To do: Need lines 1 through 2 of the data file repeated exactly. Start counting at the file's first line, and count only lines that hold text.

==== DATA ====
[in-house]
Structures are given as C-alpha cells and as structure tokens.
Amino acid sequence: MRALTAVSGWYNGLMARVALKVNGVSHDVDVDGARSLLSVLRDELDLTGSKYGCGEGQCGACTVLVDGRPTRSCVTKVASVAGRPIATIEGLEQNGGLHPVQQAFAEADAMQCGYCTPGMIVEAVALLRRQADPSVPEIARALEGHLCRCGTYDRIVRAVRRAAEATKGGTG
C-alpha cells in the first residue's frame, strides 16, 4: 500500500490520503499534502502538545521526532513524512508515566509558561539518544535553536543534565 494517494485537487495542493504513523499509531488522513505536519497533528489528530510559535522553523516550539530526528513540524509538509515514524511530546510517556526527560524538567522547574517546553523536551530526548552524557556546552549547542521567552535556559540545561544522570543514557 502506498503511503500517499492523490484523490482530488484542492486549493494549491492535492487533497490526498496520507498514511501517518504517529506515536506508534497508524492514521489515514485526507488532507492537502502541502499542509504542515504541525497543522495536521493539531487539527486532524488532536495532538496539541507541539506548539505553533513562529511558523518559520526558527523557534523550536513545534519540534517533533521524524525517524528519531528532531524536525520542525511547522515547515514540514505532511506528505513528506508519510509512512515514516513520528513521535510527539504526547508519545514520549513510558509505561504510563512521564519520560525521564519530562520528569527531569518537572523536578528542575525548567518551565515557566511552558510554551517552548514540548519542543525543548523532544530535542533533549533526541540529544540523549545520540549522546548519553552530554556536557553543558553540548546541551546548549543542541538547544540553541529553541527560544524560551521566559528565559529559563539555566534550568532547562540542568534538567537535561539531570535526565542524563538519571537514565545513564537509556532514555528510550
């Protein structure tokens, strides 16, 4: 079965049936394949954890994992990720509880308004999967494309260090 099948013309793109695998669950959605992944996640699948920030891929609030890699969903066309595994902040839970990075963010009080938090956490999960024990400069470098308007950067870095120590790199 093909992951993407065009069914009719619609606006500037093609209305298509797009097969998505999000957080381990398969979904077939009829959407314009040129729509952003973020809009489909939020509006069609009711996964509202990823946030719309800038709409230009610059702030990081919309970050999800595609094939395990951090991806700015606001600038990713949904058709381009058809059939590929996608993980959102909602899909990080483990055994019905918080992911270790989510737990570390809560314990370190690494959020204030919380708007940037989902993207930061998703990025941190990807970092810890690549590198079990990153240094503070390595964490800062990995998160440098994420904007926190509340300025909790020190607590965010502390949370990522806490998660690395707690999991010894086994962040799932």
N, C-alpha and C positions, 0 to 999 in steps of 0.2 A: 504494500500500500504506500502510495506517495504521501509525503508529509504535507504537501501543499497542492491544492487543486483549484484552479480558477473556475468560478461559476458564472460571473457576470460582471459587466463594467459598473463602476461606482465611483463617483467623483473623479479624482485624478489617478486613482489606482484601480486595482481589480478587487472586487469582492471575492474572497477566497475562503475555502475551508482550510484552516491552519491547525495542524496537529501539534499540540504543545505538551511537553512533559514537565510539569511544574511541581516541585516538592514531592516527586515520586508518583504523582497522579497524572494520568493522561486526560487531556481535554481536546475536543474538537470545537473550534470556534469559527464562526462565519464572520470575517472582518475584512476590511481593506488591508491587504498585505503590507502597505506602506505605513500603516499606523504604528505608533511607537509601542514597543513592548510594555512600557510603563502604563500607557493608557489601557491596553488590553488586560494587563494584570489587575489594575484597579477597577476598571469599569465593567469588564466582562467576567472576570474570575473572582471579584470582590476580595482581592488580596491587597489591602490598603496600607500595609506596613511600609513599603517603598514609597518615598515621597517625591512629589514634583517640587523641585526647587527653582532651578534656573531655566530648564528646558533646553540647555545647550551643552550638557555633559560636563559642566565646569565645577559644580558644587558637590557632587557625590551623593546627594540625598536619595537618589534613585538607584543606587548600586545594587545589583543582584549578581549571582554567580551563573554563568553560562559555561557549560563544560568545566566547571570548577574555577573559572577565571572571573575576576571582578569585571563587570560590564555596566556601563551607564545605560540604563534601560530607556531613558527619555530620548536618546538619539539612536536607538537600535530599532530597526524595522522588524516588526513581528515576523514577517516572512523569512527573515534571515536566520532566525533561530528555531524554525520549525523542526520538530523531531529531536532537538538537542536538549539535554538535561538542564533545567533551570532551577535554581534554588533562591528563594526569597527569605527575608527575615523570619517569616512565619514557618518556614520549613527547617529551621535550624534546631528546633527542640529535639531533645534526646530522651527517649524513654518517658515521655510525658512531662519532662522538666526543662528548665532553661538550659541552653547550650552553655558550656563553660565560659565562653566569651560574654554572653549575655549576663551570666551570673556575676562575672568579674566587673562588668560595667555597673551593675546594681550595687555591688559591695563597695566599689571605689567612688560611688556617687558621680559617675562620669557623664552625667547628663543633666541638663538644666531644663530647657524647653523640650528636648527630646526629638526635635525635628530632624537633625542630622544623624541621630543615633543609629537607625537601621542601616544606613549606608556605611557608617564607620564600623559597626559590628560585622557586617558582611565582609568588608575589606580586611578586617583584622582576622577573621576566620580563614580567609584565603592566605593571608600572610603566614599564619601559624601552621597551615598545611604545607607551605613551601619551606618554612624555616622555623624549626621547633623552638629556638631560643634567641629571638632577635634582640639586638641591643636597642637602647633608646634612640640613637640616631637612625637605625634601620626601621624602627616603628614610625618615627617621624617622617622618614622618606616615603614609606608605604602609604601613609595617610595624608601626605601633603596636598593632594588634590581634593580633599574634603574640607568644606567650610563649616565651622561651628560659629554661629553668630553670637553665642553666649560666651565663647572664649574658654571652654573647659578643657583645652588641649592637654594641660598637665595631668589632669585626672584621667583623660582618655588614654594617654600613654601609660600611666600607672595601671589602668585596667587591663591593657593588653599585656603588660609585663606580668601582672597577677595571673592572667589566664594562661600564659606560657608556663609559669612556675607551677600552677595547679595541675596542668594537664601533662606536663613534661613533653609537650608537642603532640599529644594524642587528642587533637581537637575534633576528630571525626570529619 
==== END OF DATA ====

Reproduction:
[in-house]
Structures are given as C-alpha cells and as structure tokens.